For designers of technology, some bits of the world end up standing in for other bits, standards with which they build and calibrate. These “proxies” carry specific values, even as they disappear from view. Mulvin explores the ways technologies, standards, and infrastructures inescapably reflect the cultural milieus of their bureaucratic homes. Drawing on archival research, he investigates some of the basic building-blocks of our shared infrastructures. He tells the history of technology through the labor and communal practices of, among others, the people who clean kilograms to make the metric system run, the women who pose as test images, and the actors who embody disease and disability for medical students. Each case maps the ways standards and infrastructure rely on prototypical ideas of whiteness, able-bodiedness, and purity to control and contain the messiness of reality. Standards and infrastructures, Mulvin argues, shape and distort the possibilities of representation, the meaning of difference, and the levers of change and social justice.
“Underneath the world we know, there is a hidden landscape of carefully constructed stand-ins, models, prototypes. This ferociously original book maps that region and opens up new ways to explain how our technological infrastructures become what they are.“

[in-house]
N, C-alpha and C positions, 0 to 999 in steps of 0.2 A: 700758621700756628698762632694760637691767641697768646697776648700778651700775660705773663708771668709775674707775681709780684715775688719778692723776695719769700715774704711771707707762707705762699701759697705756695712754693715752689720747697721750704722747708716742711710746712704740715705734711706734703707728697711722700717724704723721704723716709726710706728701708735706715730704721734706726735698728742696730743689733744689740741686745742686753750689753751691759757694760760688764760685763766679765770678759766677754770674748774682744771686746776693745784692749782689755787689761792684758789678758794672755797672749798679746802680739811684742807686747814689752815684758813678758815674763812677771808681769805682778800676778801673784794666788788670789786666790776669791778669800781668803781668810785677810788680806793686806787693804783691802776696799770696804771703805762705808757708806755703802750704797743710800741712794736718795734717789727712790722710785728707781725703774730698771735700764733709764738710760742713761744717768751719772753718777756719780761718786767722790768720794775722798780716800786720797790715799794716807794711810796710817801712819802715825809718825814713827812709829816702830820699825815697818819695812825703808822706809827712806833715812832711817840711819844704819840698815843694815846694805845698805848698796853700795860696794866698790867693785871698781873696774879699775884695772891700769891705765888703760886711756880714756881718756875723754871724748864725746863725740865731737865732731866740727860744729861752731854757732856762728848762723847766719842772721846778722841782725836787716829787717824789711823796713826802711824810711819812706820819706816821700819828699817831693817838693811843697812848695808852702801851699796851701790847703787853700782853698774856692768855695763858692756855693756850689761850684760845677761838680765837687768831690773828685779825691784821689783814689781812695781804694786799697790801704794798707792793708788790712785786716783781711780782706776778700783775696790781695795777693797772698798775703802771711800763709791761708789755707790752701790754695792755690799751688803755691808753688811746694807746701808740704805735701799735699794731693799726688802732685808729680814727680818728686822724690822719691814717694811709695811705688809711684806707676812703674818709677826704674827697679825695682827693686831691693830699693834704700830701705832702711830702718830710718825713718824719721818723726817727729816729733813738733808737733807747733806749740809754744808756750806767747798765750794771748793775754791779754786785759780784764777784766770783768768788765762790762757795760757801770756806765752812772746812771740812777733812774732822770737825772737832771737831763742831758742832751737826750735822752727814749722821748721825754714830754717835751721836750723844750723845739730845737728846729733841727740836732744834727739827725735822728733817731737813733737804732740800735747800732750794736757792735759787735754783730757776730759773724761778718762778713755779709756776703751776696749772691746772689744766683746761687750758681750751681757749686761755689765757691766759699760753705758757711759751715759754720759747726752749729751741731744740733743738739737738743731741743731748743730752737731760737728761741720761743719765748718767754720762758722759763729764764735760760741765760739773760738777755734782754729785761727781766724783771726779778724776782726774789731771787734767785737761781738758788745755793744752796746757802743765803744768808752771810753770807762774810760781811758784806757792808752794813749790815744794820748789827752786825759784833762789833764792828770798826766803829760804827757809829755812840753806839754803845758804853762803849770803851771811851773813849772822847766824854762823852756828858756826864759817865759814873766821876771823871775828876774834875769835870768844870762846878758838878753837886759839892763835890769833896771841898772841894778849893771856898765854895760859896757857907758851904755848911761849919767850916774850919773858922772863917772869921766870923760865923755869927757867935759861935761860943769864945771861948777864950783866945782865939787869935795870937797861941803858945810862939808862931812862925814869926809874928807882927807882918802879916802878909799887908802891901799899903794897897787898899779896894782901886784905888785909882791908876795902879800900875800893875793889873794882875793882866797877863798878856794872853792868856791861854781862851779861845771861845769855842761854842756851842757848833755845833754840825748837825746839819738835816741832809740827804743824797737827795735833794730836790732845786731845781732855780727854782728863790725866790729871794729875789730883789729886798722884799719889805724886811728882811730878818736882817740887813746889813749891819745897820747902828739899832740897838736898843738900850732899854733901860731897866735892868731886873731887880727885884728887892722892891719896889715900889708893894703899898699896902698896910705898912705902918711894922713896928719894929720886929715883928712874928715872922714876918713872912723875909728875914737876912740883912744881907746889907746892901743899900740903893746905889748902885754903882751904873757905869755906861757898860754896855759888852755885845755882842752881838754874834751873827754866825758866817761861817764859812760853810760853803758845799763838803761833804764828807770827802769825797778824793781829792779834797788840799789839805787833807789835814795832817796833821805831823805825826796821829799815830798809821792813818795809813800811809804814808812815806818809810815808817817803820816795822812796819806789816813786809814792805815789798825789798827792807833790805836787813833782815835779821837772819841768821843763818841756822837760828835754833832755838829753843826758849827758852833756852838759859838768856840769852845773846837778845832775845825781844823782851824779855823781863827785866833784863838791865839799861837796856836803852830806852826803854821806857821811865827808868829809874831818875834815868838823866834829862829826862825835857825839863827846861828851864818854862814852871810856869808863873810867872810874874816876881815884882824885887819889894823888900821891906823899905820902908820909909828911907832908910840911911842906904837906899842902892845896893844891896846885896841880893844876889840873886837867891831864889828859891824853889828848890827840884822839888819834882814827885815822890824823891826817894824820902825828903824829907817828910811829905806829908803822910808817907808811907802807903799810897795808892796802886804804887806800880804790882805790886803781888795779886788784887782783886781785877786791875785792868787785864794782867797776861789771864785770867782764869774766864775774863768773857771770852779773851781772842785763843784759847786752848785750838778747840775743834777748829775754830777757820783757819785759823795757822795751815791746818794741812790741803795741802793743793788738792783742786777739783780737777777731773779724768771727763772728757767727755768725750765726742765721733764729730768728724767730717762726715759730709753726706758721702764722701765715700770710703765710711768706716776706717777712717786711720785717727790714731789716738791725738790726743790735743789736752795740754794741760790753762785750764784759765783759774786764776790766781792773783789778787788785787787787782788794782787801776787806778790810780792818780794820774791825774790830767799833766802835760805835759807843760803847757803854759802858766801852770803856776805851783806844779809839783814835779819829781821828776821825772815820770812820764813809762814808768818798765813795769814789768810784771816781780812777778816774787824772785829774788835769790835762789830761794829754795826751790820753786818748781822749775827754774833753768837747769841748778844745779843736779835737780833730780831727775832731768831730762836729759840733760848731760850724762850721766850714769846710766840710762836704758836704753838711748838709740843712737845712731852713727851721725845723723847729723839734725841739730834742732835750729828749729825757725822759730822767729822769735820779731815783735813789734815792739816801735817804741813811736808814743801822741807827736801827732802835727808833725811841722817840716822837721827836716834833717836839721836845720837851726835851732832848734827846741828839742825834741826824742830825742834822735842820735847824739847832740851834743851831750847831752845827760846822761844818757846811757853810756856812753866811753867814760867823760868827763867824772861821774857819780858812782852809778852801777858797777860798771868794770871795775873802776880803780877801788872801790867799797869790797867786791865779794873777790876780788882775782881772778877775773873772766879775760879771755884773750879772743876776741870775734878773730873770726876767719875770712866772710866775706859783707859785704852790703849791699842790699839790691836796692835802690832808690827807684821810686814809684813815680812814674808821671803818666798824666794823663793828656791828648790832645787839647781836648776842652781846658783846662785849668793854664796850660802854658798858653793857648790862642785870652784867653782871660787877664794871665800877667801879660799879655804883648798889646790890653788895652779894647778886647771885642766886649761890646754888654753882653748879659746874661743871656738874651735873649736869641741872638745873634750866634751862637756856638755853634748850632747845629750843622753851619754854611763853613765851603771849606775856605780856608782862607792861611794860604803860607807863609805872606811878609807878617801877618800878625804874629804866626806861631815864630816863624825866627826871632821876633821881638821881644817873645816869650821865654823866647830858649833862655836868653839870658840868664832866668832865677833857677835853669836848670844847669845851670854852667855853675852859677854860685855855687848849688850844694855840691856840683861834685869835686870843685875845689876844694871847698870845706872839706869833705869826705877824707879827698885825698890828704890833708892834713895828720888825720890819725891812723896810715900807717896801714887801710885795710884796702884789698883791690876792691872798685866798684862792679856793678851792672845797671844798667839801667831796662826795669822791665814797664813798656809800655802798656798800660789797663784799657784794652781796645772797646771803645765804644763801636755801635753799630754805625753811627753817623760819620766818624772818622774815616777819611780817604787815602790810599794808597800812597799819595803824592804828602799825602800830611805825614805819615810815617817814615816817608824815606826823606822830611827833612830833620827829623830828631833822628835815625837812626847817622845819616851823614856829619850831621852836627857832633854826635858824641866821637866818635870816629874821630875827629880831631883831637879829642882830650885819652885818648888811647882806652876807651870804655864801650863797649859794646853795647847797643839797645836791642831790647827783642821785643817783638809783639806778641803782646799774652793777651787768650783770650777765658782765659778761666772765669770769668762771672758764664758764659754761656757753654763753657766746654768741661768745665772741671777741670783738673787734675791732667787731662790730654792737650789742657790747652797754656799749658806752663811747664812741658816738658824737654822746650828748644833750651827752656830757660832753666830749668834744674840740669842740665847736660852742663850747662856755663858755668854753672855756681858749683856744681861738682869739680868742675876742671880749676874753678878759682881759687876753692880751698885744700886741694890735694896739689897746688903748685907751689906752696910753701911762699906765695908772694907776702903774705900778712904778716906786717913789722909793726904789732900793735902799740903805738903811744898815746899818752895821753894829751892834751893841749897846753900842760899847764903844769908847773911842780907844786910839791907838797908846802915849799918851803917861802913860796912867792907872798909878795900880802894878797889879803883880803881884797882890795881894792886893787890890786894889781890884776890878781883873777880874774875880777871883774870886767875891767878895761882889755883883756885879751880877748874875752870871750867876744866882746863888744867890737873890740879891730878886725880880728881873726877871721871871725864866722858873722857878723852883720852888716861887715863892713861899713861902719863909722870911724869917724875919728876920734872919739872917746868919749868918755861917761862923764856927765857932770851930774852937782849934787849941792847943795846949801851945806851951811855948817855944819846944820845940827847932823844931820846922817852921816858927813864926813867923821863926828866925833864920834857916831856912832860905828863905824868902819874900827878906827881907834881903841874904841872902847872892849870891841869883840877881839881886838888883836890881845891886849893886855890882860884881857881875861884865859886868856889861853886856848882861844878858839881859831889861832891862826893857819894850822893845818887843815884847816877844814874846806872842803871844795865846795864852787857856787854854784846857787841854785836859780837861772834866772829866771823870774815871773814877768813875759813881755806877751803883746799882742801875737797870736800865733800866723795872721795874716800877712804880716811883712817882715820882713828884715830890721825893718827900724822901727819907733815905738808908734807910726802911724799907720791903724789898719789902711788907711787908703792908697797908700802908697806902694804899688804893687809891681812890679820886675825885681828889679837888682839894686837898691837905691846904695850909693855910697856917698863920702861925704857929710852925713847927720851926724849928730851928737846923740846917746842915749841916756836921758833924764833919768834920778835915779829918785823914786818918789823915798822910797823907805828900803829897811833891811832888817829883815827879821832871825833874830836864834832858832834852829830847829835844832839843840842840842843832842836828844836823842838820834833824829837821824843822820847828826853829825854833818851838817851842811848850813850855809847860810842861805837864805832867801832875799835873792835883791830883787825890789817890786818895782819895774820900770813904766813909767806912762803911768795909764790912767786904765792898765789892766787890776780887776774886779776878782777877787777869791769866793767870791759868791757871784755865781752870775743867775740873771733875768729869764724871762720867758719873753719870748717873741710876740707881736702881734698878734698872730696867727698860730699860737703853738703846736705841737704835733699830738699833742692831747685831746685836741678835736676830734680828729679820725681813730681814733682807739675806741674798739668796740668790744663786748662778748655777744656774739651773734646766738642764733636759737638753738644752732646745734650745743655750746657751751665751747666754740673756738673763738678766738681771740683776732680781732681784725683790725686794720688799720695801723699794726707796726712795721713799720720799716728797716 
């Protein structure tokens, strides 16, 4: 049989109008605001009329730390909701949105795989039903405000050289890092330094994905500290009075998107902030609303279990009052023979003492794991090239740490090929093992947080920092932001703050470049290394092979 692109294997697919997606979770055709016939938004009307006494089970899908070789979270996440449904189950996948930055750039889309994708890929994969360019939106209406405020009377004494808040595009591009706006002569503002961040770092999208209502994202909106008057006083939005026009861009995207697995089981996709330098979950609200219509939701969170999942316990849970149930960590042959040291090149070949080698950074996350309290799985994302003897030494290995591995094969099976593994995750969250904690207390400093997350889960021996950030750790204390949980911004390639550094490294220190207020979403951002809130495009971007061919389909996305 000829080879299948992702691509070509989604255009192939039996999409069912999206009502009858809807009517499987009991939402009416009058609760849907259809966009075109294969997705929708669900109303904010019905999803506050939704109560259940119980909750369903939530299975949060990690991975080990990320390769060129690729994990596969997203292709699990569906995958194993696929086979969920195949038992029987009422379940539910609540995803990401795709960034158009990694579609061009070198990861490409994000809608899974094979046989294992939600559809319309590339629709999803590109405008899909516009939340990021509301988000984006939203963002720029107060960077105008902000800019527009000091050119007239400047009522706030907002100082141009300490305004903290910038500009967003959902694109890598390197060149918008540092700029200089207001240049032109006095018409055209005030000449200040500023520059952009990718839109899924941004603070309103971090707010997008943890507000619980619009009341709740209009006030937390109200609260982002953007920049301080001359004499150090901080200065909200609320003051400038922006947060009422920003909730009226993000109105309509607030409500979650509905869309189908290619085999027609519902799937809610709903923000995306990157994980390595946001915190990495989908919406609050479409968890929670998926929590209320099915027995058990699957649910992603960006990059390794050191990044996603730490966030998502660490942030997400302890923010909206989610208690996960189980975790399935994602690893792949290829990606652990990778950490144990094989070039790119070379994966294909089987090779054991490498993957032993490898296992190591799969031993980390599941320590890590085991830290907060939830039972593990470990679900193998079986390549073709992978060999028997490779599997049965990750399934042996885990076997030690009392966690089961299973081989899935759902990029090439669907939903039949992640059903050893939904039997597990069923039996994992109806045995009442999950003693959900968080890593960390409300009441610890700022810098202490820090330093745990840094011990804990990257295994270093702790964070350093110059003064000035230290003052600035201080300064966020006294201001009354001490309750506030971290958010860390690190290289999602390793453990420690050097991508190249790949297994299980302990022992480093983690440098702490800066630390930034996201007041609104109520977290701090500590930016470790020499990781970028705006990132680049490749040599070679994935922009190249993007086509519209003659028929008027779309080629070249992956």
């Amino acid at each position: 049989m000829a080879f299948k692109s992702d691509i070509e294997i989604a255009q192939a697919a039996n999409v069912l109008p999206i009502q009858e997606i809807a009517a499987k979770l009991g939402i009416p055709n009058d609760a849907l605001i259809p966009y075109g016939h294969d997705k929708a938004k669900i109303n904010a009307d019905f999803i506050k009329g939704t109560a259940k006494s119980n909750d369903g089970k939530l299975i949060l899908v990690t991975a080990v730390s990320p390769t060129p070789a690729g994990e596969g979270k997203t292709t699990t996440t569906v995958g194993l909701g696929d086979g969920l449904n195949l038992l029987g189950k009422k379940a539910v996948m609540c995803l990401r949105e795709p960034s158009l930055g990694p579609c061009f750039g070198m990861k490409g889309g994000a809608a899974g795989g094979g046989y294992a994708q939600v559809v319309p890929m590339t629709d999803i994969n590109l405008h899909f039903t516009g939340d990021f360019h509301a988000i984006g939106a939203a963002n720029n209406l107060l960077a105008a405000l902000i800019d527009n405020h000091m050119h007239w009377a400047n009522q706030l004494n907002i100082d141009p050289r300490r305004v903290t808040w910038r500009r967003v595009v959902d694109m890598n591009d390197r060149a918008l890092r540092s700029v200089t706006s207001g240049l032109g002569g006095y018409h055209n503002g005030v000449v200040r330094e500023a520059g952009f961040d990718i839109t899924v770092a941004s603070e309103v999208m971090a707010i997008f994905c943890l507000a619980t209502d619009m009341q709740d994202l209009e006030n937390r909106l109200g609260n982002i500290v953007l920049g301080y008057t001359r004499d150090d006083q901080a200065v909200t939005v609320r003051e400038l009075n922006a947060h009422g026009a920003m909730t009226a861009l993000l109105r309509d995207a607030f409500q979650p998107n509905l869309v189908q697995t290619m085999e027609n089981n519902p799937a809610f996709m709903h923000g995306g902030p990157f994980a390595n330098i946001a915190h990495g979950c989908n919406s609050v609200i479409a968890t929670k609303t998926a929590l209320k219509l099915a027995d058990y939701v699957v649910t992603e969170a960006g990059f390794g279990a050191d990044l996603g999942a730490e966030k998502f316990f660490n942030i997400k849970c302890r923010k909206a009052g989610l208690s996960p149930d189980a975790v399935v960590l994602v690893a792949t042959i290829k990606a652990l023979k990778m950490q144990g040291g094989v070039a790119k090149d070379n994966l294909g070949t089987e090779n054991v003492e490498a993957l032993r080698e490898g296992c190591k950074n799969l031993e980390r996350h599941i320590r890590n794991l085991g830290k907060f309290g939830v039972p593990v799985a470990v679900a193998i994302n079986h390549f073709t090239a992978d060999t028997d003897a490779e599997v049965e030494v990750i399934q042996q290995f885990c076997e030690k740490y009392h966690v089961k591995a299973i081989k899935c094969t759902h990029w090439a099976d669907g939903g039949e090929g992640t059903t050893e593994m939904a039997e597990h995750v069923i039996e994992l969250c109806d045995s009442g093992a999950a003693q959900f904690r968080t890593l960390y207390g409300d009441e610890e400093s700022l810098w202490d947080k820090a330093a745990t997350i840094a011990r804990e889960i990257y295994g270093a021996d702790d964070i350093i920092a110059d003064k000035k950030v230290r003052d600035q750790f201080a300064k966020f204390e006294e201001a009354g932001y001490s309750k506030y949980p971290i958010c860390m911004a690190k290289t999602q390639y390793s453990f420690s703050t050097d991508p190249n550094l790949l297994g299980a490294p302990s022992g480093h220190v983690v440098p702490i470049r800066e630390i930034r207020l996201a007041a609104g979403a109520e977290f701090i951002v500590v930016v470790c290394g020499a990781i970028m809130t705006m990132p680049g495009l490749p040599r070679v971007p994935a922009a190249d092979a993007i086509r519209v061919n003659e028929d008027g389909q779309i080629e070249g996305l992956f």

Fred Turner, Harry and Norman Chandler Professor of Communication, Stanford University; author of The Democratic Surround
“Moving from fake towns built by the US military in Arizona as proxies for ‘enemy territory’ to Playboy centerfolds at the heart of image processing, Dylan reveals the dance between abstraction and embodied labor that underlies politics of ‘standing in.’ Insightful and engaging, this book is key to understanding how proxies affect our capacity to imagine the world.”
Wendy Hui Kyong Chun, Professor of Communication, Simon Fraser University; author of Updating to Remain the Same
“Proxies should be mandatory reading for anyone who has ever relied on a proxy—and that means all of us.”
Nanna Bonde Thylstrup, Associate Professor at Copenhagen Business School; author of The Politics of Mass Digitization